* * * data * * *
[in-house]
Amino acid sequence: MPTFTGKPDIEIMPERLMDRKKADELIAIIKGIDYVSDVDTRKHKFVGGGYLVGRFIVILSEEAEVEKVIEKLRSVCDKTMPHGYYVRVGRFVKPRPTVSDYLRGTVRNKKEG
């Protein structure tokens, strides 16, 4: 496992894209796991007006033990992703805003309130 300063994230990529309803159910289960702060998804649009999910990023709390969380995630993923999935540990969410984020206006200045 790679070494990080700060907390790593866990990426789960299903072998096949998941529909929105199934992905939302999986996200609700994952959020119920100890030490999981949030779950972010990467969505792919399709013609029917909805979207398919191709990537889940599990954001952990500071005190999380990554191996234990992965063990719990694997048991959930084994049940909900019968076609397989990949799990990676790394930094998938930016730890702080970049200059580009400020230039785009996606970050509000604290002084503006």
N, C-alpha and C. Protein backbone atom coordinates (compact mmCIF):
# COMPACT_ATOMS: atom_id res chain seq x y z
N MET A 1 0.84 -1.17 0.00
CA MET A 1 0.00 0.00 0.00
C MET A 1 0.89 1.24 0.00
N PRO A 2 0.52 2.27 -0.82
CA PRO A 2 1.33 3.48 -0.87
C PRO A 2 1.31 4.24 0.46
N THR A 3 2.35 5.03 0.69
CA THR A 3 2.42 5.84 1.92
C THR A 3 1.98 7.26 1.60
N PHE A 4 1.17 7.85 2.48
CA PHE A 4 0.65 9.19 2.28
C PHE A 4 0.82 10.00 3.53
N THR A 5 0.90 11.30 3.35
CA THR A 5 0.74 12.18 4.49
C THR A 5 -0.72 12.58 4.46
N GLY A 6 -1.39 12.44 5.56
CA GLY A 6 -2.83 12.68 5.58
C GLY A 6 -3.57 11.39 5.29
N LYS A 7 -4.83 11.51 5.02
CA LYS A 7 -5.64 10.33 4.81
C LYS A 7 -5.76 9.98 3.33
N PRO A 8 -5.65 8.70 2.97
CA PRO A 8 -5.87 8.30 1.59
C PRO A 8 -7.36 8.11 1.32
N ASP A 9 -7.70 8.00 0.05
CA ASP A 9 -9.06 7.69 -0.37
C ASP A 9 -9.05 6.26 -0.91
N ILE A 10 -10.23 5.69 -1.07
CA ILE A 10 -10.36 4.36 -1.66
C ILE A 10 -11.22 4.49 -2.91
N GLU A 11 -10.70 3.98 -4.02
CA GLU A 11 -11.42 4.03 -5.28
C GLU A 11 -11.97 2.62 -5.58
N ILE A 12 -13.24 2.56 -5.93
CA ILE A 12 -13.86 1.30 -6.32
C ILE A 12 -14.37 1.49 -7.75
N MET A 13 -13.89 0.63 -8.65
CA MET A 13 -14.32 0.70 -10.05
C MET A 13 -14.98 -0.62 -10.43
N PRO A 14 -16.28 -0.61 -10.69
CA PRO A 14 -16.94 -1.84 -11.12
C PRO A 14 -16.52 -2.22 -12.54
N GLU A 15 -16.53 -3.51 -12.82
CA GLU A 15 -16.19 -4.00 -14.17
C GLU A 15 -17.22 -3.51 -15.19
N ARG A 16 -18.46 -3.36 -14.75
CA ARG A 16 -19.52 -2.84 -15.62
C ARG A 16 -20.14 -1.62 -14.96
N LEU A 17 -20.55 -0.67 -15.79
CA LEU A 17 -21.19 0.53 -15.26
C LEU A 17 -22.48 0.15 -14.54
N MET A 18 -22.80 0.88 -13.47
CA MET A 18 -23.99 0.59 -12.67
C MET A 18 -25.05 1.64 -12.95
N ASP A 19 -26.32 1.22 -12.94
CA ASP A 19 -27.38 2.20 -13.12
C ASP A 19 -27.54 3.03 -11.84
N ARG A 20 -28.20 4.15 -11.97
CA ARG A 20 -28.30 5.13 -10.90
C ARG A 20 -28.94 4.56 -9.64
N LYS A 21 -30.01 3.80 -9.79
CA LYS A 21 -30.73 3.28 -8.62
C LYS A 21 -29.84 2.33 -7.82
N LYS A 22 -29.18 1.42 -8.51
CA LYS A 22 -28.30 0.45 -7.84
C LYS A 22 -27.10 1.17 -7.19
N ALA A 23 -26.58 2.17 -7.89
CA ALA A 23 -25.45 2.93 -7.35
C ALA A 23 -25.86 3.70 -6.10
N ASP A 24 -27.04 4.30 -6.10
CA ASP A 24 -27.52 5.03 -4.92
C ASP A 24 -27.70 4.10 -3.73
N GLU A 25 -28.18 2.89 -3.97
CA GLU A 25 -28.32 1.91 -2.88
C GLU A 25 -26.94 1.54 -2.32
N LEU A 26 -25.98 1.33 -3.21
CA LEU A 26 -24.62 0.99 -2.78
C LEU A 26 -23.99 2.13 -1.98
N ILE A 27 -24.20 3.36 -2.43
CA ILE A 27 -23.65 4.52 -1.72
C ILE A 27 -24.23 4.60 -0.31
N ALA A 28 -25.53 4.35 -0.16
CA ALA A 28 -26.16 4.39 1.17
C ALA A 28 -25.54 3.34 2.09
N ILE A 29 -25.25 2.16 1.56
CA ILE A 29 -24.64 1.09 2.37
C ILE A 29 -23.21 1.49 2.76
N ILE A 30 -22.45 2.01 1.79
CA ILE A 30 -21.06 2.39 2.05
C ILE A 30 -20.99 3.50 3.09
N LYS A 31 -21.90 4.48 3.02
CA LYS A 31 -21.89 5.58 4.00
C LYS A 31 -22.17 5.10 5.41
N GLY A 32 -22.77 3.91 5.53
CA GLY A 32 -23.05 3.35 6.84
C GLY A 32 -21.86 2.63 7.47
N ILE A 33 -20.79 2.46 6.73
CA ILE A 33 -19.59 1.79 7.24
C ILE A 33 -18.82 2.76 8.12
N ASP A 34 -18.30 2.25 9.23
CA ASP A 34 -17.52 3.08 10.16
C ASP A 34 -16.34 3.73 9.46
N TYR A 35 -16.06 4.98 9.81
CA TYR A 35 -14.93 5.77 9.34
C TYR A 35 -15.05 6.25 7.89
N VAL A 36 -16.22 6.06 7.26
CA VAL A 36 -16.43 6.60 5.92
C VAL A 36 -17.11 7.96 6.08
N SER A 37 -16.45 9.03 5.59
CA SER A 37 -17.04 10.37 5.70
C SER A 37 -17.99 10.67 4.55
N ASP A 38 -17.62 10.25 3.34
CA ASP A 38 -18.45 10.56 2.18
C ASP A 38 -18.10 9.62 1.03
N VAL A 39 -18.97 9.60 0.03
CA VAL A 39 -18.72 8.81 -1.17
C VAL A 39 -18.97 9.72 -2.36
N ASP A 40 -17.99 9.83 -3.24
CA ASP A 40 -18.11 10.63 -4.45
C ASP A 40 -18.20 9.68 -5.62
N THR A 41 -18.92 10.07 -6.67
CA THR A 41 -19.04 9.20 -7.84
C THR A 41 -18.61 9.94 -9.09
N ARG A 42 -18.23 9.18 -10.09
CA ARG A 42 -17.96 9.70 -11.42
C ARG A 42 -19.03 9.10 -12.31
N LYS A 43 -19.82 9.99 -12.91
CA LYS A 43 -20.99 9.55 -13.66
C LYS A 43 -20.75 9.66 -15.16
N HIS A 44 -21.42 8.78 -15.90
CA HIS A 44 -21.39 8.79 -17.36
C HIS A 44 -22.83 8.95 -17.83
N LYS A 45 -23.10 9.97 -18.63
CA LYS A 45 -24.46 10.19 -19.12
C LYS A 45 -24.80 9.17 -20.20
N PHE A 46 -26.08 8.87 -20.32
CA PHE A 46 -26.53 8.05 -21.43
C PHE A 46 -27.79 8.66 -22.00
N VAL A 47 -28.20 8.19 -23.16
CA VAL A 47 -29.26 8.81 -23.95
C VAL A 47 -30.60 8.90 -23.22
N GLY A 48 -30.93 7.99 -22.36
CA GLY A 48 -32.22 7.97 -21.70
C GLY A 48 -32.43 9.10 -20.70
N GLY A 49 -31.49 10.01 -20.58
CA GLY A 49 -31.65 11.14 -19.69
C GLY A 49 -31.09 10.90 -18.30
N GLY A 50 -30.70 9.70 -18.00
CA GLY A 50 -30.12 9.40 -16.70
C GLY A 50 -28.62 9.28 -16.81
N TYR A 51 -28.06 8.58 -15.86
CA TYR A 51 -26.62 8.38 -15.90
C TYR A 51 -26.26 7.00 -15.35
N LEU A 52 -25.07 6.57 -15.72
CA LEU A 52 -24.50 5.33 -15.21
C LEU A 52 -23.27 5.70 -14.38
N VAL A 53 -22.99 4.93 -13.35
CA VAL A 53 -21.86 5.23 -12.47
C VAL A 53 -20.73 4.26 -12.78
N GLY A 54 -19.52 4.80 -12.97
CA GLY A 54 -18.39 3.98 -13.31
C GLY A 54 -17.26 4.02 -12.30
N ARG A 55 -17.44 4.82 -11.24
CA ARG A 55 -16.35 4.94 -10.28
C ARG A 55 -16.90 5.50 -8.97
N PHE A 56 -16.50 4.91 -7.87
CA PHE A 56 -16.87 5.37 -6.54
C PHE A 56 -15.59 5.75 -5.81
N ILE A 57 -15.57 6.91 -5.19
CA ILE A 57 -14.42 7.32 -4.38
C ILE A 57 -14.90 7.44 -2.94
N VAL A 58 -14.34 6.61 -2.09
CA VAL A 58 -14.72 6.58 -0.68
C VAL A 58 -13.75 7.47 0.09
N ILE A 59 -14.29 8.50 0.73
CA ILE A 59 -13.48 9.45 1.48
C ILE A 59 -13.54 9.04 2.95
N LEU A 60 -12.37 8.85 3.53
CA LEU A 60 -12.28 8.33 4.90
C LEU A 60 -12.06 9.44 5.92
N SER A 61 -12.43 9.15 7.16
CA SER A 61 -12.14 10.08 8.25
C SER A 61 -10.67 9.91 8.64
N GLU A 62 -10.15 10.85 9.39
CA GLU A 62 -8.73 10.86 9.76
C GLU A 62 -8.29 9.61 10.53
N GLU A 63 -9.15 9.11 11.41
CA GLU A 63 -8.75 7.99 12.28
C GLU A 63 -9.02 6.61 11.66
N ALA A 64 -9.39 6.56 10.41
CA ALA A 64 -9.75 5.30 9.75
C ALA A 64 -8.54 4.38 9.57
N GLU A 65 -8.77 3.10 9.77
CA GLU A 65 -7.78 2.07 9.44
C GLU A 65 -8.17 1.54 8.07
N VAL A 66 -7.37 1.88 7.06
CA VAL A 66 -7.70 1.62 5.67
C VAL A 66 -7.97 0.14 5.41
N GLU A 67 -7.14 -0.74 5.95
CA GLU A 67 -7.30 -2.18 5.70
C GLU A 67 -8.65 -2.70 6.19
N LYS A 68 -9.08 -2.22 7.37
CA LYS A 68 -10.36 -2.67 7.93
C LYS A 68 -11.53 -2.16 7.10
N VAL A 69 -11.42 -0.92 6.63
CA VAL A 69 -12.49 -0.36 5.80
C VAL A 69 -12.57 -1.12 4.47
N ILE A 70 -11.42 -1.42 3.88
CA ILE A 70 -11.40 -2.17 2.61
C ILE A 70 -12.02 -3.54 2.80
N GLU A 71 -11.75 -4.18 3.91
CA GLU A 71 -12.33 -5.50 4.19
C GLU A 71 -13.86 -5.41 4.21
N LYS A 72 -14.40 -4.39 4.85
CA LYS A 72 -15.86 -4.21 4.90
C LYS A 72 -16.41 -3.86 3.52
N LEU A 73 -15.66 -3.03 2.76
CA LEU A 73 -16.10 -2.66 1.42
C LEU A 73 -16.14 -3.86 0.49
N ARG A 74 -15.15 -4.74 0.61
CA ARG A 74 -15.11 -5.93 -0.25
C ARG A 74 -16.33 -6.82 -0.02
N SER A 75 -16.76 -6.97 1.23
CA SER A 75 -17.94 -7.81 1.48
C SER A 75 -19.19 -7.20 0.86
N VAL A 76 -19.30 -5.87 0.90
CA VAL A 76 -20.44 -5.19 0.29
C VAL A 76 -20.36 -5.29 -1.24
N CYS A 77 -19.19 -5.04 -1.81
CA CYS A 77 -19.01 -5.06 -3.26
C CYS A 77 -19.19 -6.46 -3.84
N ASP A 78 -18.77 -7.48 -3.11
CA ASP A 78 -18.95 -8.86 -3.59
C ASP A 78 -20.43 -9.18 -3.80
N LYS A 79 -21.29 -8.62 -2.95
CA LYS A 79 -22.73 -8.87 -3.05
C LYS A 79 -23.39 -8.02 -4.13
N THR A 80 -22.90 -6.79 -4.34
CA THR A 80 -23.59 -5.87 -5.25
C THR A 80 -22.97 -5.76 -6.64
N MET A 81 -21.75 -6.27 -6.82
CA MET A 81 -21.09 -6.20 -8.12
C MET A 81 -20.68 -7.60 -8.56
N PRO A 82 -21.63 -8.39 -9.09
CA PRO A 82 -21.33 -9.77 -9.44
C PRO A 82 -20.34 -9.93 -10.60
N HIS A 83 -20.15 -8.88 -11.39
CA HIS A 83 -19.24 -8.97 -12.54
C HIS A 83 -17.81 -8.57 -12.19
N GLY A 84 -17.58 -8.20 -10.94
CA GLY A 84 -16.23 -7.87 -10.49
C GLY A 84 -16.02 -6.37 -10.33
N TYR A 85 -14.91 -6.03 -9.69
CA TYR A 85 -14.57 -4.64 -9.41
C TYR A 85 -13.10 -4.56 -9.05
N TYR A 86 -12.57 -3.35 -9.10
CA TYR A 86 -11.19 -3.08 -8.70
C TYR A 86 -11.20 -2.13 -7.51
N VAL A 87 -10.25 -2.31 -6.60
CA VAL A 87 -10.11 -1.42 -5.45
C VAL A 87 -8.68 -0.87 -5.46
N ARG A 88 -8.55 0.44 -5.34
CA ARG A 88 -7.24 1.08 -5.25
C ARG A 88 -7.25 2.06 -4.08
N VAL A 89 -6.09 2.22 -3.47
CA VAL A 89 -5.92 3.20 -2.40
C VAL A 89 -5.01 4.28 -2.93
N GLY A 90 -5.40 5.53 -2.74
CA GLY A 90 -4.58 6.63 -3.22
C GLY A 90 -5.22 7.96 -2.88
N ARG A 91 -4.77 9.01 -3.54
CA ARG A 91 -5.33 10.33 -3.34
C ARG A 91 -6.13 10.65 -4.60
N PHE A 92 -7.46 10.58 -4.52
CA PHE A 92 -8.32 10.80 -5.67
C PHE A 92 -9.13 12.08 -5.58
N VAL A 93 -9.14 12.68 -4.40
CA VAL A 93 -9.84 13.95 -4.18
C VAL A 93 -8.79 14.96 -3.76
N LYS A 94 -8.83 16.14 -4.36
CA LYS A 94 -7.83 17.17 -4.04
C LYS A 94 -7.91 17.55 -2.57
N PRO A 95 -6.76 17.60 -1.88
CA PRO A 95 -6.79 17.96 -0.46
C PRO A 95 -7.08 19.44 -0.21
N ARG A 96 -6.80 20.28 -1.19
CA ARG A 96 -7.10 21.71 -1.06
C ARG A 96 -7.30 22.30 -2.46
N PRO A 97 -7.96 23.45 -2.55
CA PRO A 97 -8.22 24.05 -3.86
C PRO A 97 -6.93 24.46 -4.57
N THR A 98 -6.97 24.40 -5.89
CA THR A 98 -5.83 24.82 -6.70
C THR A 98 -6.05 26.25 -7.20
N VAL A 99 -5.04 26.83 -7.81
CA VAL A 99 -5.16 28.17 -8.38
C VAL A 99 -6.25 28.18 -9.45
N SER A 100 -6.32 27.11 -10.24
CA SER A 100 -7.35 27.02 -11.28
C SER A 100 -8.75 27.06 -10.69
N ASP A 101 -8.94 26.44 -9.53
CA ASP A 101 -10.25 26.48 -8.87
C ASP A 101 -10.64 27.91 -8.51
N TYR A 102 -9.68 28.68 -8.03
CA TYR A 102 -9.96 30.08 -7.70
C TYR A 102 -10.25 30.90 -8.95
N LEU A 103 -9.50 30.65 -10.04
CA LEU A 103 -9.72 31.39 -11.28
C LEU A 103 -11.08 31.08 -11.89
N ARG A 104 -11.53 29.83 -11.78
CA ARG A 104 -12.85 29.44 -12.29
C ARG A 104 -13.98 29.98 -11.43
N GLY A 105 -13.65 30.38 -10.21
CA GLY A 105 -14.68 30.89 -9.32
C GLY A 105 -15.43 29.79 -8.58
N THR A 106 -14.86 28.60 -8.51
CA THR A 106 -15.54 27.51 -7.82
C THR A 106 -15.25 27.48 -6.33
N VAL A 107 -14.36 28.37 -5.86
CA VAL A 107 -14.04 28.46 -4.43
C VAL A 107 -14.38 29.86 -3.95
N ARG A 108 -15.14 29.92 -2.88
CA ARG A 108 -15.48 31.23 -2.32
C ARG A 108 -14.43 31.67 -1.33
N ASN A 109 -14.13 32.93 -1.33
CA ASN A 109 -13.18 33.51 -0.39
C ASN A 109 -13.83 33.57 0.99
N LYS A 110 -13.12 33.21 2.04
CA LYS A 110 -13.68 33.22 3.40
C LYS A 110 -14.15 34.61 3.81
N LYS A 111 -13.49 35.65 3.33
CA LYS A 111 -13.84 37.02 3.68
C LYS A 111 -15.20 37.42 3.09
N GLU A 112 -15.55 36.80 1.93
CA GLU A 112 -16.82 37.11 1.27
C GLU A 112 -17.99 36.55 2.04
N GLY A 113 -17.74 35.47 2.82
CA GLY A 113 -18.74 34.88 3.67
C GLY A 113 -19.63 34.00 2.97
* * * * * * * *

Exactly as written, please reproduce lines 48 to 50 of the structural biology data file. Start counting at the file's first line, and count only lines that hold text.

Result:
N GLU A 15 -16.53 -3.51 -12.82
CA GLU A 15 -16.19 -4.00 -14.17
C GLU A 15 -17.22 -3.51 -15.19